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Comment Re:I want alternatives (Score 1) 81

I applaud the effort on Ubuntu Mobile, but I'd put it's chances of succeeding as far less than BlackBerry's or even Firefox OS, which at least had good buzz and shipped devices for a couple of years.

I flashed some Android phones/tablets with early versions of Ubuntu Mobile. Assuming that's still possible, there are more devices available than you think. Sure, flashing isn't for everyone -- but we were always years away from an Ubuntu phone being a mainstream consumer product.

Comment Re:Yay! Sharepoint! (Score 1) 44

From what I can tell (haven't actually tried it), it looks like it would take months to get a stock SharePoint install hammered into some form that would actually be useful for your organization. Out of the box it's practically useless. You'll be paying those couple of consultants whether you go with Microsoft or not.

Comment Re:Yay! Sharepoint! (Score 1) 44

Their files were saved to Sharepoint (the default, not their intention) and when they 'attached' the file to an email, Outlook went ahead and sent a link, rather than attaching the file. The link went to our internal Sharepoint, which people on the outside could not access.

The default in Outlook 2016 is to also send links when you attach files that are in your OneDrive folders. That is, to you it seems like you're navigating through the filesystem and attaching a file, but Outlook "helpfully" sees that it's synced to OneDrive and sends a link to the website instead. There's a little box or something you have to check if you want the classic behavior, but you have to set it every time you send an email. I couldn't find any global setting to disable the linking.

Comment Re:Seriously...music off YouTube...? (Score 1) 274

Err..there are still plenty of higher end audio shops out there, I've been to them.

I was just in Tokyo last month and there was a little district that seemed to have a dozen such shops, and shops that sold musical instruments were up the street. A lot of the gear appeared to be older/used, but it was high end stuff for sure.

Comment Re:It's missing the full picture (Score 1) 198

I think your diagram might be misleading for the Germans' particular use case.

Presumably, the transport/transfer phase here is where the hydrogen is taken to some kind of "filling station" where fuel cell vehicles will be fitted with fuel cells. It seems to me you can cut out some of these steps/losses when the vehicle you're filling up with hydrogen is itself a train, which is more than powerful enough to transport large volume of hydrogen all by itself. Build a line out to the the electrolysis plant and the hyrdrogen never even needs to leave the railway system.

Furthermore, I haven't bothered to read TFA but the hydrogen train designs I've read about do have batteries, so they are not exempt from the efficiencies of regenerative braking.

Comment Re:Asinine. (Score 1) 432

There is no compelling interest in keeping plans for primitive 3D printed guns away from anyway, and there is no possible argument that there is.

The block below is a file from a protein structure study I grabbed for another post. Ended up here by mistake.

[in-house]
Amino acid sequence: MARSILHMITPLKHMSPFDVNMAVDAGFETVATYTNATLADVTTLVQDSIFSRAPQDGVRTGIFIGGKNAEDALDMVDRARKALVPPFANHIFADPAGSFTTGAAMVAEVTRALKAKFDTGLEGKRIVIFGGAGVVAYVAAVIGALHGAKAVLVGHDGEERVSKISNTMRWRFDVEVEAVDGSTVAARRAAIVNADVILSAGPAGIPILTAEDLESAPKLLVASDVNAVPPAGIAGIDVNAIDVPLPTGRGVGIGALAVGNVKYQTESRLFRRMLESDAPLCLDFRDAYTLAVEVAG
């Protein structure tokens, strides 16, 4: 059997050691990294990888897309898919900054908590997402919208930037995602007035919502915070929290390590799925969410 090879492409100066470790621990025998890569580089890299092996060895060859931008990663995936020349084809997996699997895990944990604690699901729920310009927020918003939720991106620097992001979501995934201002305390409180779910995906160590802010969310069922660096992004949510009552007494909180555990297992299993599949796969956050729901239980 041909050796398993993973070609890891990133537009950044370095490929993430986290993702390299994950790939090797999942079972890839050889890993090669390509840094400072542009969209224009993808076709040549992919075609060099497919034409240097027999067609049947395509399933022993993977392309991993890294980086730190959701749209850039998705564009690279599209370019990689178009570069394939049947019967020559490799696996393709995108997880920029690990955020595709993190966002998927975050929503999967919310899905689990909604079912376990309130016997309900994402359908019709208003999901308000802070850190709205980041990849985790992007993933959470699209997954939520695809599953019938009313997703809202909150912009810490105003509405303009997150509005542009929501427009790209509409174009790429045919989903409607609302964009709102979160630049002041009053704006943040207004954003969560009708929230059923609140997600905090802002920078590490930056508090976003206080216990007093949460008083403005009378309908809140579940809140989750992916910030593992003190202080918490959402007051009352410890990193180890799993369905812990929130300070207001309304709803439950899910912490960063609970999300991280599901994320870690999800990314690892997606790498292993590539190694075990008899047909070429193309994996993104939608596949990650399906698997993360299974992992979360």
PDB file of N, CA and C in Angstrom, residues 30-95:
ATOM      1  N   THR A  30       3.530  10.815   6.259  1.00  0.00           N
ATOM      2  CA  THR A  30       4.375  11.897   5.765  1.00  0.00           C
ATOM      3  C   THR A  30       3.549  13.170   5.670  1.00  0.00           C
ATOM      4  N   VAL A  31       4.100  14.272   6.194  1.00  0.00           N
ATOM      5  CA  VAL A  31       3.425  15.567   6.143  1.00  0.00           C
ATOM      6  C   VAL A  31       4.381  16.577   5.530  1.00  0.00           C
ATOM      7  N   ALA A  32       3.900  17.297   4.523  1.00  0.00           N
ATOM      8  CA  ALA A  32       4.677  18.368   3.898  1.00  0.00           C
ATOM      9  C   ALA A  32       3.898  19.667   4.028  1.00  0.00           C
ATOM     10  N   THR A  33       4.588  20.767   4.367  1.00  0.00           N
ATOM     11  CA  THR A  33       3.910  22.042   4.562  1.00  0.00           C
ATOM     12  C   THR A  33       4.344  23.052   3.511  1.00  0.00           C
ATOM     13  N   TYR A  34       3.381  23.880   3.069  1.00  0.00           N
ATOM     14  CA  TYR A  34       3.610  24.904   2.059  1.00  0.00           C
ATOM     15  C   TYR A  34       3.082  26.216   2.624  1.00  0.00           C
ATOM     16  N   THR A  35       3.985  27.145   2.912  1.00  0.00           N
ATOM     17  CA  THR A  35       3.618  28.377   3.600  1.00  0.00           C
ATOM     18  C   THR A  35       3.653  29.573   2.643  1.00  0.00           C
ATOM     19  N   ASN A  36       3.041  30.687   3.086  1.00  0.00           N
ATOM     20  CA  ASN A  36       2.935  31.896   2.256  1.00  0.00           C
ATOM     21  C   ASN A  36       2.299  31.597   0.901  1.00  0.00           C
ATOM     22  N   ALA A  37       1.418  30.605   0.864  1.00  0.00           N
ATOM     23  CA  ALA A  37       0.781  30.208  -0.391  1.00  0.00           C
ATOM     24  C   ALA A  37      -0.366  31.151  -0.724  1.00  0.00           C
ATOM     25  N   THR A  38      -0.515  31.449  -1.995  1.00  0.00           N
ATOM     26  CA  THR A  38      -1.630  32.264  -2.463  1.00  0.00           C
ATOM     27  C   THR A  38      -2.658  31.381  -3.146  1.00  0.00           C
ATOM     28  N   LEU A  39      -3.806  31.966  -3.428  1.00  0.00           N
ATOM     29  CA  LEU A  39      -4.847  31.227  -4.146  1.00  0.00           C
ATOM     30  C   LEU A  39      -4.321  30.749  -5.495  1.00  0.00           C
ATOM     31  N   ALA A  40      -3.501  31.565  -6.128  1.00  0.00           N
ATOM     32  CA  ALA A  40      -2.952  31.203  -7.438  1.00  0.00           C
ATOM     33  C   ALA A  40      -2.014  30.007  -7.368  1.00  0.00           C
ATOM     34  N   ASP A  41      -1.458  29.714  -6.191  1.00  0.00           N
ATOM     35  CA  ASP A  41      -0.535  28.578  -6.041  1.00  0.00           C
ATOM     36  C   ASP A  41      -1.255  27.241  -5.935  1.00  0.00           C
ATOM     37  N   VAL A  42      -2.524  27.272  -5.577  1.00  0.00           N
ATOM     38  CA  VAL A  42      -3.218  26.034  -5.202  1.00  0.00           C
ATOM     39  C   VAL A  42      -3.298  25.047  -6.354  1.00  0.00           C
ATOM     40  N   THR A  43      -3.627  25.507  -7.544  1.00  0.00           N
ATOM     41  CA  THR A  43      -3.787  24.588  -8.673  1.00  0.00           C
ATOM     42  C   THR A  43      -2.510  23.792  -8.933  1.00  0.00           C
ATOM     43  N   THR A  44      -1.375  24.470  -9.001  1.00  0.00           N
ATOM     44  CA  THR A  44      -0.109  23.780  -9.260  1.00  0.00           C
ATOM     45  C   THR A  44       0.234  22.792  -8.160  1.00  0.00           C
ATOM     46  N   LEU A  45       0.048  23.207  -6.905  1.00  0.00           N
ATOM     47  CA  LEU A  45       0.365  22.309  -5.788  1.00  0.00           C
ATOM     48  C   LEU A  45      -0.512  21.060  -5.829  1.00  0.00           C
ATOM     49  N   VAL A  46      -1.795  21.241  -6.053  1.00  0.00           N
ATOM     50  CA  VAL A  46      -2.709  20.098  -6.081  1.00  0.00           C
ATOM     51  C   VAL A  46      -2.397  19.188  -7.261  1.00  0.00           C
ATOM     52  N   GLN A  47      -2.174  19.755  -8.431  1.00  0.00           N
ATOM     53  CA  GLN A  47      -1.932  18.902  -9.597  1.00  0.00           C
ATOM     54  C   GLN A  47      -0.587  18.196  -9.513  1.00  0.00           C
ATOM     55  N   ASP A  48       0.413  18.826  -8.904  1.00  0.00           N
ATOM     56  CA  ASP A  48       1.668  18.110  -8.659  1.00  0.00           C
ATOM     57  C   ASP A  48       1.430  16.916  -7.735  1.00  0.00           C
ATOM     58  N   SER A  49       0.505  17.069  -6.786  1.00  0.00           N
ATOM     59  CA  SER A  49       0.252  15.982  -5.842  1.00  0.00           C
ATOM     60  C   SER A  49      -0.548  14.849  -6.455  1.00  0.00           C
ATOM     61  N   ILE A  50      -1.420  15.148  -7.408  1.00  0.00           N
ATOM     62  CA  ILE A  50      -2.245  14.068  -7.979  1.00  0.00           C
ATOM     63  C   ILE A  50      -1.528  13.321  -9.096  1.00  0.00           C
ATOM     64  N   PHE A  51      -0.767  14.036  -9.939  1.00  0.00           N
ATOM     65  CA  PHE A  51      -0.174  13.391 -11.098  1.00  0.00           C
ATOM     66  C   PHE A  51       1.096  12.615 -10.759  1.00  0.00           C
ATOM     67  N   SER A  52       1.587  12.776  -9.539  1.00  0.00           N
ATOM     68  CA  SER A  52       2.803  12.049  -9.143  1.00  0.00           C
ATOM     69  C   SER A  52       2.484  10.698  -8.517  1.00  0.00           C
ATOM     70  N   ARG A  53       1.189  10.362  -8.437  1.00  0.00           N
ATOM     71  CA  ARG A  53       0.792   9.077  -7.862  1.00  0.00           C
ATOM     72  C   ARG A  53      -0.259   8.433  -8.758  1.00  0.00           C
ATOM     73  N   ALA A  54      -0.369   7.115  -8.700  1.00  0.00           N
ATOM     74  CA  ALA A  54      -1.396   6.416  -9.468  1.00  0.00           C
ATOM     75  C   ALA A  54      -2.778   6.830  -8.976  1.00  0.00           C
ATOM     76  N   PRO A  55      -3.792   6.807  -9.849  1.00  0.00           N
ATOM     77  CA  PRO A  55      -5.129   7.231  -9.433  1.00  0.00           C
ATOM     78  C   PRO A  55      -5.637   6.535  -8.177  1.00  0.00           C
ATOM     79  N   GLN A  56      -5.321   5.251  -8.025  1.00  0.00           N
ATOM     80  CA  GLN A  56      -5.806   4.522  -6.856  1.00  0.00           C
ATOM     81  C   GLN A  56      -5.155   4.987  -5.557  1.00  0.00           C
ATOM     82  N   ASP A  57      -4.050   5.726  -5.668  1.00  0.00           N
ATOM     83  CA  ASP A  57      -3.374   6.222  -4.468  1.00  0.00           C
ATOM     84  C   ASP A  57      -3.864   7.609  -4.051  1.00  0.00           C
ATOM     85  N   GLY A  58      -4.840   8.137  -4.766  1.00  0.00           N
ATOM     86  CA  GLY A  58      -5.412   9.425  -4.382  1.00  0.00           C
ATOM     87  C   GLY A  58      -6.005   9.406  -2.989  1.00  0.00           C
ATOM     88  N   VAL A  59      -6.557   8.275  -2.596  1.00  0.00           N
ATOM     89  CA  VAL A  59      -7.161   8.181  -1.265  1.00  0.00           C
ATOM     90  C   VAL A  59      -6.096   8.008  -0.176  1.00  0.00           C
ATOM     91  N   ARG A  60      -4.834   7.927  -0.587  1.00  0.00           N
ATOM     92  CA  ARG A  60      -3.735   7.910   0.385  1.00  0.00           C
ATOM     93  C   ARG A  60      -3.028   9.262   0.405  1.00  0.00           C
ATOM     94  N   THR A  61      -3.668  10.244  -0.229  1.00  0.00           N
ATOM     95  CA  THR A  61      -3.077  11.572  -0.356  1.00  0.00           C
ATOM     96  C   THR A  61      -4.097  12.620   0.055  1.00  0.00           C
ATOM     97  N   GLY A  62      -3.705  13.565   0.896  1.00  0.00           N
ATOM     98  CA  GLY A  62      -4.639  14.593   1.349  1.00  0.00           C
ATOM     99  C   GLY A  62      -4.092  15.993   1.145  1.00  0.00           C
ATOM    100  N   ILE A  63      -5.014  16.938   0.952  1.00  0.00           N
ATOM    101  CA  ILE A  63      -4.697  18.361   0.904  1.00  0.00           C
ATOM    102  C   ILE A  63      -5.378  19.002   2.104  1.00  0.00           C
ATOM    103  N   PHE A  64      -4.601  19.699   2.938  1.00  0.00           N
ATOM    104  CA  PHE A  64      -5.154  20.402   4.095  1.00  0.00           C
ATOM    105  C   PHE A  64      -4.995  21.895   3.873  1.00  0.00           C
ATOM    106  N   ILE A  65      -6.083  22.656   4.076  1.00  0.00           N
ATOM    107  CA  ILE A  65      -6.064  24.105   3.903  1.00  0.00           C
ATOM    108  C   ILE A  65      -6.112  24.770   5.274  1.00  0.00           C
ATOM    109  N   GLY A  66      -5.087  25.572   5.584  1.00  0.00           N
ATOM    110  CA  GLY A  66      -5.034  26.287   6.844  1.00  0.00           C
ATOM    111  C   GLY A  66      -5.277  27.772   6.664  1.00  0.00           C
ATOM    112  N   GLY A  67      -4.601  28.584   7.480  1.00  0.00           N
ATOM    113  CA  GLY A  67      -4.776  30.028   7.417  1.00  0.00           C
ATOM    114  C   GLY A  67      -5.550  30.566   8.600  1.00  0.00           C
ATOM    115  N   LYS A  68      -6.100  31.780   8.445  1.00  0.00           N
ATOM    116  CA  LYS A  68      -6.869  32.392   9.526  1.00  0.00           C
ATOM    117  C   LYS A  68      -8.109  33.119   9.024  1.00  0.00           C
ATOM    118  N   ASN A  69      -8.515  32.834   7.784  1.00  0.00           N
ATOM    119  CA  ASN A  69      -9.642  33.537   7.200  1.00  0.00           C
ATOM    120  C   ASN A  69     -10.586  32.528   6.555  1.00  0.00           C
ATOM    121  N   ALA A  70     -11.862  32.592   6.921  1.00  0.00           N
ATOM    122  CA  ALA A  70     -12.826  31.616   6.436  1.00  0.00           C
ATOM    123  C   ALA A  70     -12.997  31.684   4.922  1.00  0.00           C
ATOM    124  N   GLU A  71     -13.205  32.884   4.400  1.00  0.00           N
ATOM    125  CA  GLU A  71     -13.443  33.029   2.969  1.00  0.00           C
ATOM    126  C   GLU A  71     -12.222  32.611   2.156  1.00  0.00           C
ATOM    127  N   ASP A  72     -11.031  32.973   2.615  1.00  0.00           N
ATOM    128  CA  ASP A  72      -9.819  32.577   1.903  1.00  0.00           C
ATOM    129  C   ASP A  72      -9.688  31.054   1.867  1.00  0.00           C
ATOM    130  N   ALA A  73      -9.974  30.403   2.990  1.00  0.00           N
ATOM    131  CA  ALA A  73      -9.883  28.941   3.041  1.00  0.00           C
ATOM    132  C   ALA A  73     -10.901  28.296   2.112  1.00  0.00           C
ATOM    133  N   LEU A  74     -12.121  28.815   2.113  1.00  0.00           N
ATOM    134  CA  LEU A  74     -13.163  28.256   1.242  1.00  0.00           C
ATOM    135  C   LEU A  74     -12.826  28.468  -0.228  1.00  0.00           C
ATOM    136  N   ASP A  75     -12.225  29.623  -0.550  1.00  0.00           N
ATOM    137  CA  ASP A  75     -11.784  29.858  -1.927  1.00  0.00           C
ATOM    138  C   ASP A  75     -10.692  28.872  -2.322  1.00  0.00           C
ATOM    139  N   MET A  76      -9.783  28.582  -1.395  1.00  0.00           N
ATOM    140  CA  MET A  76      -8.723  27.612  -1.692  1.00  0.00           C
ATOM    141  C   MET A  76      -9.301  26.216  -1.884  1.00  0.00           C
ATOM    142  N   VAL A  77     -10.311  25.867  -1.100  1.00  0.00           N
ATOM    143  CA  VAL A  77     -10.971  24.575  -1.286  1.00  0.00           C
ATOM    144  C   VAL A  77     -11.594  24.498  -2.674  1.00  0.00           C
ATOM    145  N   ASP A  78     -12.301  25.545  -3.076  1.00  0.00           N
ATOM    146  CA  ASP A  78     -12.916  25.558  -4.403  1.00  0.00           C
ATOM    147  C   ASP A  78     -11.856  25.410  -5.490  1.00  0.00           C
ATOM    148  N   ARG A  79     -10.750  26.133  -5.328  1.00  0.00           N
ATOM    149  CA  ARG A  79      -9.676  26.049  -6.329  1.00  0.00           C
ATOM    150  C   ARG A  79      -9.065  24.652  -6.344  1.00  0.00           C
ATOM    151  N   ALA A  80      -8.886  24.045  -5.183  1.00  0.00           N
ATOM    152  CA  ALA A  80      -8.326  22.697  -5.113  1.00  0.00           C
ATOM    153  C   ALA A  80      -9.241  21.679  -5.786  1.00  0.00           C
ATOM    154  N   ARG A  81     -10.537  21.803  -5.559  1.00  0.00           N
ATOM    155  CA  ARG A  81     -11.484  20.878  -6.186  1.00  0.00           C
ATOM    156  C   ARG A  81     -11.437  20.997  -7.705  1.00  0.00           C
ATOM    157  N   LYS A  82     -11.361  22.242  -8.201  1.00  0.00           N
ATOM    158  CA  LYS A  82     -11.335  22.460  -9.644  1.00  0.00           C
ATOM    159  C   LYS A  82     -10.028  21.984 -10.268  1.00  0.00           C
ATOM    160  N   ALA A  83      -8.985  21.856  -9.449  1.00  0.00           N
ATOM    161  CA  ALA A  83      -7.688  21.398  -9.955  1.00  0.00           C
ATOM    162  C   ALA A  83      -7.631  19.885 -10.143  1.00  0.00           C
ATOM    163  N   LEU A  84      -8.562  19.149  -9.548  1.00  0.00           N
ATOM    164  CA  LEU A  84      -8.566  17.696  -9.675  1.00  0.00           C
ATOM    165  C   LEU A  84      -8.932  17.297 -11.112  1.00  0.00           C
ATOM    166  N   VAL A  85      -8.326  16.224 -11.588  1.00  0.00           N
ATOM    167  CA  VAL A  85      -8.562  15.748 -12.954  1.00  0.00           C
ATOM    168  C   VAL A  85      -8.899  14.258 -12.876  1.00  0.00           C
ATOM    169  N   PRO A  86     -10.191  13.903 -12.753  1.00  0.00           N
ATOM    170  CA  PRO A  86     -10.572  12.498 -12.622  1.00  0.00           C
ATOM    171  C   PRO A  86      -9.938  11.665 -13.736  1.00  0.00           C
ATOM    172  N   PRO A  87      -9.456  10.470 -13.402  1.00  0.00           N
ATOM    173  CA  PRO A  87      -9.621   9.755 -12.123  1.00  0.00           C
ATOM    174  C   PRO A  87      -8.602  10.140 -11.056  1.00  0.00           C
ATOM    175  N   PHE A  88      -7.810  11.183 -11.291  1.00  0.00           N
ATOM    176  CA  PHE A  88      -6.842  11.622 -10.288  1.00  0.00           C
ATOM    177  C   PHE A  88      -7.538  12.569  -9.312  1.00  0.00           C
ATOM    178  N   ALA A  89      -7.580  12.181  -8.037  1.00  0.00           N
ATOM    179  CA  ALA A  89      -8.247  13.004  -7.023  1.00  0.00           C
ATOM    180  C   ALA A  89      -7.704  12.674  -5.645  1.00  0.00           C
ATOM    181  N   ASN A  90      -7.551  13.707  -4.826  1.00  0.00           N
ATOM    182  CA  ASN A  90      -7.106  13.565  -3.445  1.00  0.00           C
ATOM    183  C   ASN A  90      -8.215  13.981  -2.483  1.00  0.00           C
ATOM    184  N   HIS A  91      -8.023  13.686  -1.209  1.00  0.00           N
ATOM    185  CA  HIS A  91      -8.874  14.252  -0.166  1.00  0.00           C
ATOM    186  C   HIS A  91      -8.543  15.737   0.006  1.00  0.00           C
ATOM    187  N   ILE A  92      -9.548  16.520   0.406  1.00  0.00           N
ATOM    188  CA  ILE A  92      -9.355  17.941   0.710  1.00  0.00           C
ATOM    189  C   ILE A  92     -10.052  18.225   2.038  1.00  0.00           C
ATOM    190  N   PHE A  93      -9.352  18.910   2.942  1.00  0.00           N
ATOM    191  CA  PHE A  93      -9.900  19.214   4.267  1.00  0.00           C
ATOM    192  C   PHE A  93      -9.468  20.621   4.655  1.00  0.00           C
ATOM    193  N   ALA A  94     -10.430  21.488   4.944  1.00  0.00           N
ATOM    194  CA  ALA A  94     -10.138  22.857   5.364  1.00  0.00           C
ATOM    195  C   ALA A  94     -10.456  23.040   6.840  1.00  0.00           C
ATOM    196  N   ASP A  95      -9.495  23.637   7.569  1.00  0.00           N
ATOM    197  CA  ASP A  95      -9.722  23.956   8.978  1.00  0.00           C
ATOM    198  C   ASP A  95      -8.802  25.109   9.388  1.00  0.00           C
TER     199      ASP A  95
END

My read is that the argument is a "slippery slope" one. The lawsuit was intentionally filed with the aim of setting a legal precedent that could potentially apply to other, less primitive weapons.

Comment No they didn't (Score 1) 284

Actually, if you read TFA past all the sensationalist clickbait, what the report really said was:

Many scientists, philosophers, and business leaders believe that there is a 20-50 per cent probability that humans are already living in a computer-simulated virtual world.

Which is really not that jaw-dropping, since the summary says practically the same thing.

Comment Re:Shocking! (Score 1) 527

So? People knew instinctively right away that it was a bad thing. Smoke is something that you usually RUN from lest you want to die immediately. The idea that you would use it for recreation is just bizzare.

There's no such instinct. Cigarette companies didn't invent cigarettes, either. Tobacco was brought back to Europe from Mesoamerica. In other words, they saw the indigenous peoples using it, thought, "That seems pretty cool," and started doing it themselves -- "instincts" be damned.

Comment Re:mucus CAPTCHA: RANGLEDANGKALOOF (Score 1) 87

Actually, hospitals are full of strains of resistant bacteria that only exist in hospitals. Understand: studies have shown that the same strains exist in hospitals all over the country. They don't come pouring out, though. There are also resistant strains "in the wild" (outside the relatively controlled hospital environments) but they are not the same as the ones in the hospitals.

Comment Re: money in Star Trek (Score 1) 145

Nah, it was still inconsistent. Harry Mudd clearly lived within Federation space, even if he considered himself an outlaw, and he was obsessed with money.

And what about the Ferenghi living on Deep Space 9? Didn't they live on a "planet" under Starfleet's control? I guess technically they weren't really obsessed with money, they were obsessed with acquiring material things. But that in itself is a paradox when acquiring material things incurs no monetary cost.

I mean, if you think about it, the idea of the end of scarcity for everything is preposterous, even with Replicator technology. Suppose you have a signed picture of Majel Barret and I want it? I don't want a replica of it, I want the one with her actual signature on it. I might want to trade you something for it. What? With no generally accepted form of money, you're stuck with a barter economy and the Federation is back to the Bronze Age.

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